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Crow Talk by Eileen Garvin
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Crow Talk

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Crow Talk by Eileen Garvin
Hardcover $28.00
Apr 30, 2024 | ISBN 9780593473887

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    Apr 30, 2024 | ISBN 9780593473887

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  • Apr 30, 2024 | ISBN 9780593473900

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  • Apr 30, 2024 | ISBN 9780593828045

    656 Minutes

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“A touching tale of nature and love… Every page glows with the breathtaking view of the natural world.” —Southern Bookseller Review

“Garvin’s writing power is her empathic approach of giving strength to what some might consider character flaws. Garvin can find power in the fear of broken dreams and the self-doubt of a parent.” —Spokesman-Review

‘A love letter to the Pacific Northwest.” —Oregon Live

“This is my first Eileen Garvin read, and I am not really sure what I have been doing with my life, but adding the rest of her backlist to my TBR is first on my to-do list this week!” –Allyson Bales, Chick Lit Central

“The power of friendship enlivens Crow Talk, with a lonely ornithologist and a semi-desperate Irish musician raising a son who won’t speak bonding over the care of a wounded bird.” —Parade

“A poignant novel that centers on two women. Frankie O’Neill is a lonely ornithologist working on her thesis, and Anne Ryan is an Irish musician, far from home, raising her son, Aiden, who refuses to speak… when Frankie finds an injured baby crow, a journey toward hope and healing for herself, Anne and Aiden begins.” —First For Women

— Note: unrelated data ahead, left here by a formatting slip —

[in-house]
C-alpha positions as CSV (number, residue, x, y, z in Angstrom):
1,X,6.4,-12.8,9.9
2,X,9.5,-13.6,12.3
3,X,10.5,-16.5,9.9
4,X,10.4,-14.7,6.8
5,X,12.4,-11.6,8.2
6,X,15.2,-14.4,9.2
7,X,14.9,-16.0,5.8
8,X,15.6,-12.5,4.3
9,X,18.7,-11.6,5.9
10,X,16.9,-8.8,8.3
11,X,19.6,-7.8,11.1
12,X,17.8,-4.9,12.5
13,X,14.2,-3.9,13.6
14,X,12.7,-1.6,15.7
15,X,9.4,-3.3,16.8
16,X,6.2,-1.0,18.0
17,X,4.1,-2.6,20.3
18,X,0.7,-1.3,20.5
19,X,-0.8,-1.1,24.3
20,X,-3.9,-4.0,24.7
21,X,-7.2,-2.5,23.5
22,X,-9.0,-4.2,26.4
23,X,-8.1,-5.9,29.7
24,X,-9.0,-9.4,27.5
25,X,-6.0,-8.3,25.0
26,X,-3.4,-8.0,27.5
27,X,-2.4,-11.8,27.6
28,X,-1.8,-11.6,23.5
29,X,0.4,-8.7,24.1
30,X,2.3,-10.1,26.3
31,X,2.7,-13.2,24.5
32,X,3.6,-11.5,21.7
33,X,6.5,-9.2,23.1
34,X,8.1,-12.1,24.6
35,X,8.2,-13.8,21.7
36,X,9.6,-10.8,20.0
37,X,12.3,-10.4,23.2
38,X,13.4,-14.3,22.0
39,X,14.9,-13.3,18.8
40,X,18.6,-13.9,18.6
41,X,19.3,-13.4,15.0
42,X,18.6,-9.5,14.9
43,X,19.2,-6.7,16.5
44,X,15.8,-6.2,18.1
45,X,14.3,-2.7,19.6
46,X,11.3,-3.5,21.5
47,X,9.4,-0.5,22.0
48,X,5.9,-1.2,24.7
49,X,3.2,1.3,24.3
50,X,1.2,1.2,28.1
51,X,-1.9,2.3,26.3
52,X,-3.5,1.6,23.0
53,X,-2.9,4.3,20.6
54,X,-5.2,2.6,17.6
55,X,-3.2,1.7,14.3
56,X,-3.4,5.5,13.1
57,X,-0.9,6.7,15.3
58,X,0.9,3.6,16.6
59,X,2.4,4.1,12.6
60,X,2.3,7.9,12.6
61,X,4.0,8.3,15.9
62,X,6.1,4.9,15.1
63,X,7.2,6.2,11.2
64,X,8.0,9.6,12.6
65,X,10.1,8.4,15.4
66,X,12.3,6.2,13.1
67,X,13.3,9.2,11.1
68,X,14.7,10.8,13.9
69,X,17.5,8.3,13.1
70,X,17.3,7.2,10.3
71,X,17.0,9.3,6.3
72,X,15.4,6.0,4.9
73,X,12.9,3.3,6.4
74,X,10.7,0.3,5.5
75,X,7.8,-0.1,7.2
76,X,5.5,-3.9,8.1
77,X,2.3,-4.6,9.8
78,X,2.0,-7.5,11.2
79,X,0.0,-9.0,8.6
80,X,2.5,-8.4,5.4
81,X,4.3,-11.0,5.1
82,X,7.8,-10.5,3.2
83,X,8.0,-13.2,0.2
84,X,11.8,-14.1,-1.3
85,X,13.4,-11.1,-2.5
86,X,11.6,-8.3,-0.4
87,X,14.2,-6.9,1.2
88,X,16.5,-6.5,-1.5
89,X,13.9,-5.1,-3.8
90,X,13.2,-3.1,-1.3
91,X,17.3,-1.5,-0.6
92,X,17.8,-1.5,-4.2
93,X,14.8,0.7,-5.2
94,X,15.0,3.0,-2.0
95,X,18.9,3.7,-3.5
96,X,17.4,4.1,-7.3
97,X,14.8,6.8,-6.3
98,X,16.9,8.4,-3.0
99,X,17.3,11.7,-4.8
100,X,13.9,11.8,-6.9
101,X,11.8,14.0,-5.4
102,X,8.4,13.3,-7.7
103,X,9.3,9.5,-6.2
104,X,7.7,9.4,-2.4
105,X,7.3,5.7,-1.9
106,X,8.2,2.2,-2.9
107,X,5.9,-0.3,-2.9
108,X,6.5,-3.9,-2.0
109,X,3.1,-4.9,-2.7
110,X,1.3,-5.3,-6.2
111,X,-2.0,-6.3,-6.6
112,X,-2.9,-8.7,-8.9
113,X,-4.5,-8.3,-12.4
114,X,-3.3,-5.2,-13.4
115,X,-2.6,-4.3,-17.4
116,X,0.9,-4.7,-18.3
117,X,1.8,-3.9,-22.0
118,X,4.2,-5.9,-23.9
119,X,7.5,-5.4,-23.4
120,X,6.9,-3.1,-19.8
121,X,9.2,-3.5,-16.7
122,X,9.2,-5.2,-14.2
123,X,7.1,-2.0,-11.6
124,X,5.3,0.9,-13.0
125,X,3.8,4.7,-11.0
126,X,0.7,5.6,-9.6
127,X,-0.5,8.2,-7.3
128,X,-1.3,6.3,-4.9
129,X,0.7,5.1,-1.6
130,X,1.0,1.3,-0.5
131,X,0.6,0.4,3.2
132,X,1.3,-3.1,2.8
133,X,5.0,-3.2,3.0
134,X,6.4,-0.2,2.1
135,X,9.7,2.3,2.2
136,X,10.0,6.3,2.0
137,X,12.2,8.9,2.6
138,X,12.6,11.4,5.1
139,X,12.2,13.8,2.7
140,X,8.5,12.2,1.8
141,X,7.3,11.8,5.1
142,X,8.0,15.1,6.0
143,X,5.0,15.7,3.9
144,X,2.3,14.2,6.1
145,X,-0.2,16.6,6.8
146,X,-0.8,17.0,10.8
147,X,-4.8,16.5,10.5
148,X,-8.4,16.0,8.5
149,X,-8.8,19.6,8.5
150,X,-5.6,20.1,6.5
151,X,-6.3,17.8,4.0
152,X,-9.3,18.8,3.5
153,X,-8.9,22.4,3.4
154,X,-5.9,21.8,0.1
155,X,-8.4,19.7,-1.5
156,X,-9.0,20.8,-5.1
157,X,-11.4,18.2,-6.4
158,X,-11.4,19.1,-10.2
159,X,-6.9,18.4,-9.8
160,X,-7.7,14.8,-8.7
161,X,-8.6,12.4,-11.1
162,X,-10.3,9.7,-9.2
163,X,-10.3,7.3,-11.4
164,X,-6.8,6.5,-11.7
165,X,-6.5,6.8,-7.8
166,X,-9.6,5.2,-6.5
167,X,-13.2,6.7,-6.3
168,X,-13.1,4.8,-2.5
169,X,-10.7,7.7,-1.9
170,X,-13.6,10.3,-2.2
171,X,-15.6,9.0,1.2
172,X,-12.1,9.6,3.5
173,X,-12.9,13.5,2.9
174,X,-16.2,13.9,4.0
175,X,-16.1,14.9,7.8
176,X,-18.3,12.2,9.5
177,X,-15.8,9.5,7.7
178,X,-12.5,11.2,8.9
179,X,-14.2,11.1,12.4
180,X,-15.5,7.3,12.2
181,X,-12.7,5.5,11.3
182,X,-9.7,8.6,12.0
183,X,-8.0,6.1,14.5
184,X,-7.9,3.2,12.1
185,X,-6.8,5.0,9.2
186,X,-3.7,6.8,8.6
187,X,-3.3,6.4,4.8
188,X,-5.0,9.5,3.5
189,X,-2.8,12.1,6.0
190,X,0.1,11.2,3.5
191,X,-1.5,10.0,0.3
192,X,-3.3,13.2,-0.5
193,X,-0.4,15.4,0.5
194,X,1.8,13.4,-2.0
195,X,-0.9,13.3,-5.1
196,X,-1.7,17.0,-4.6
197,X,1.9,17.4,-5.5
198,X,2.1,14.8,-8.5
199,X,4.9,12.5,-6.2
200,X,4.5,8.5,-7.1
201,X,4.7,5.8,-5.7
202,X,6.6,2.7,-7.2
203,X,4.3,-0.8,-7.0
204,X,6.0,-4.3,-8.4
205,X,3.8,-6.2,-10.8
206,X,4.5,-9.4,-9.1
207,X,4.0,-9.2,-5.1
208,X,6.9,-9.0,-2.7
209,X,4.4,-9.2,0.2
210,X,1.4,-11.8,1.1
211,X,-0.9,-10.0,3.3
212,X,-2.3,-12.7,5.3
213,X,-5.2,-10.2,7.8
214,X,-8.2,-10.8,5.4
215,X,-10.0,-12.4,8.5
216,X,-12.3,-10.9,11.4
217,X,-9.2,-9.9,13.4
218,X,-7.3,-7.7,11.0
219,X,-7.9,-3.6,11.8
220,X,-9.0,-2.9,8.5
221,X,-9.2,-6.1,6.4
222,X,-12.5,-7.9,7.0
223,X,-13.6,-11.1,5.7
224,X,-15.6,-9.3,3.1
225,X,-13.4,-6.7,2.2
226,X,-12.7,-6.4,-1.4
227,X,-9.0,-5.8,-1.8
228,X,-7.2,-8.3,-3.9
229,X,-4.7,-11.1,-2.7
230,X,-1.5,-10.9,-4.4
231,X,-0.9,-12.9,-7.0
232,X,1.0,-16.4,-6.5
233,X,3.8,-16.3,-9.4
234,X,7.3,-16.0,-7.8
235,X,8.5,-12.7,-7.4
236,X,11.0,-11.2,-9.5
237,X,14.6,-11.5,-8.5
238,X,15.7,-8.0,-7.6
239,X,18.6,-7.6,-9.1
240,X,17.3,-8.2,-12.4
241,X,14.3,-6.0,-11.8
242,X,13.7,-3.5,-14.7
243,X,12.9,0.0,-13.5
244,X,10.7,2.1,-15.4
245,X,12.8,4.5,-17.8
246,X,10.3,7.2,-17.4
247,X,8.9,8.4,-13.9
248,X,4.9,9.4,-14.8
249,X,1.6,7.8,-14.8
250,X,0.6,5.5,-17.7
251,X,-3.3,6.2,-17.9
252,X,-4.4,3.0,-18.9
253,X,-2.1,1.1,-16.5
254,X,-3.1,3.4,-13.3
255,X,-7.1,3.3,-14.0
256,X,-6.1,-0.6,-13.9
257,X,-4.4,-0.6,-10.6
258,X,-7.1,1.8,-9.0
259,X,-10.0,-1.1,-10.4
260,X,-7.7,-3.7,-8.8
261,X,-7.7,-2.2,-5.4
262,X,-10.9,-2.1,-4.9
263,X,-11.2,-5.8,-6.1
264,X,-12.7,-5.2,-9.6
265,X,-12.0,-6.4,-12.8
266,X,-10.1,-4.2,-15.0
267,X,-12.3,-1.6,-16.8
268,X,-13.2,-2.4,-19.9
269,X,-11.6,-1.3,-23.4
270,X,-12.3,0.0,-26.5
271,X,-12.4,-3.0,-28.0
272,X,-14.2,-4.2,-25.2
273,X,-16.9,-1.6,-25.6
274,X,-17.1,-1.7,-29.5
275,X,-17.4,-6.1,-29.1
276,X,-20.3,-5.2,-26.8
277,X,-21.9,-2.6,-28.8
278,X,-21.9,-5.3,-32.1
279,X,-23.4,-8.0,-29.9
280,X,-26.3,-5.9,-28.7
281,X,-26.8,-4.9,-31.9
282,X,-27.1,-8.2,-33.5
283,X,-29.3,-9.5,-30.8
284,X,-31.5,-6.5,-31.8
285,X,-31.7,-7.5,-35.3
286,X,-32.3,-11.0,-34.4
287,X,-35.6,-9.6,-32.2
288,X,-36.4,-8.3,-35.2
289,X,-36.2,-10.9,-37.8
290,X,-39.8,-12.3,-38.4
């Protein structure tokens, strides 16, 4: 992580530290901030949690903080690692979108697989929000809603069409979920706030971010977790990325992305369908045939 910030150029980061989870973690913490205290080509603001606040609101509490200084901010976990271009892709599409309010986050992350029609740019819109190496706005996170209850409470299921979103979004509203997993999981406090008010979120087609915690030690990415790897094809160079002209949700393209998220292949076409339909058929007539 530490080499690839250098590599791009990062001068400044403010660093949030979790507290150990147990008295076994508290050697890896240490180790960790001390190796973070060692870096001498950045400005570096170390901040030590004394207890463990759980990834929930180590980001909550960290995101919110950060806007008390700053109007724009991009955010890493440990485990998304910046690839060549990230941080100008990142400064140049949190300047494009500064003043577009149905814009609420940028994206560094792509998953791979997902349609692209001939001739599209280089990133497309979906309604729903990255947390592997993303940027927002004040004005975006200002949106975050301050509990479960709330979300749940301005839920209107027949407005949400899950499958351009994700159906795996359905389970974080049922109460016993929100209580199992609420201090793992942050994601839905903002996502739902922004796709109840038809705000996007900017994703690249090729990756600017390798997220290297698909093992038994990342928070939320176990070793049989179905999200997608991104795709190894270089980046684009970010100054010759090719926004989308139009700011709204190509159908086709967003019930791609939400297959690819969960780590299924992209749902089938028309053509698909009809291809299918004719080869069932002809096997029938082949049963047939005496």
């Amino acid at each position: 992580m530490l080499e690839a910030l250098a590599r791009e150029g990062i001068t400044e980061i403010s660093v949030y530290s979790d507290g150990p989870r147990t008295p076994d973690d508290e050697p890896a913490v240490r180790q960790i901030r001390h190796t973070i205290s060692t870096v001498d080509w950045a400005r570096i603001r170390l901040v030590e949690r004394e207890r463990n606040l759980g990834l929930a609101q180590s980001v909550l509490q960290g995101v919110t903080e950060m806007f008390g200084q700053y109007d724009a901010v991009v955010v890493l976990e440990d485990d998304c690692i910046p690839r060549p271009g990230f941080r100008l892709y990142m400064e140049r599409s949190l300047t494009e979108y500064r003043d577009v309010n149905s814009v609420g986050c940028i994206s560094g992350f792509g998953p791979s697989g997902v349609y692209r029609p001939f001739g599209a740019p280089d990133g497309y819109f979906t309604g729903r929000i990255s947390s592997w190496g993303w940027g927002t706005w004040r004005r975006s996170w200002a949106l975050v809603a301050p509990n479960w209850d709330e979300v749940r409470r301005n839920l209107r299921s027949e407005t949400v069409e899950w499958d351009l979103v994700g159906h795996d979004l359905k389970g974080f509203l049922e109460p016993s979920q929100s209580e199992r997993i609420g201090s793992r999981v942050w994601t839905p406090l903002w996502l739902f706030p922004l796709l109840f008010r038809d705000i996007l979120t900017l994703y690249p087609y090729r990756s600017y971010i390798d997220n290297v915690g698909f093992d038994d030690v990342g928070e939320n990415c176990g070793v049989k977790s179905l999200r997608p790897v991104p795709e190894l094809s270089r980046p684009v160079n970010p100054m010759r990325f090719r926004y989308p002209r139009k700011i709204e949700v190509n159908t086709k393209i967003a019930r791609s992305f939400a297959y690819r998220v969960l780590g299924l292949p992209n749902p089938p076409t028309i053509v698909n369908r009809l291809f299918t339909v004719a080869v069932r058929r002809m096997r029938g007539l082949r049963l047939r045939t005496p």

Crow Talk centers on two women and a lonely little boy who have all retreated to a remote alpine lake in the woods of Washington to seek solace… A chance encounter with an injured baby crow brings this trio together and an unlikely friendship blooms, allowing all three to forge a path toward healing, rediscovery and joy.” —Coeur d’Alene/Post Falls Press

“Phenomenal… Eileen Garvin is a master at writing character driven novels.” – Steph and Chris’s Book Reviews

“With great compassion and keen appreciation, Garvin gently applies the wisdom found in this simple act of caring to help a marriage mend, a friendship blossom, and a child heal. A stunning affirmation of nature’s power to soothe and rejuvenate.” Booklist (Starred Review)

Crow Talk is a study of grief, friendship, and navigating loss; a cottagecore book that is at once cozy reading and emotionally challenging. Garvin rewards readers with an uplifting ending for a uniquely comforting novel.” —Associated Press

“Touching… Garvin evocatively renders the beauty of the mountain landscape, and she excels at depicting the fault lines in her characters’ lives.” —Publishers Weekly

“Crow Talk is a warm and charming story of love, friendship and reconciliation delivered by an author who knows her subject. One for readers looking for reassurance that things can get better in their lives.” —AuthorLink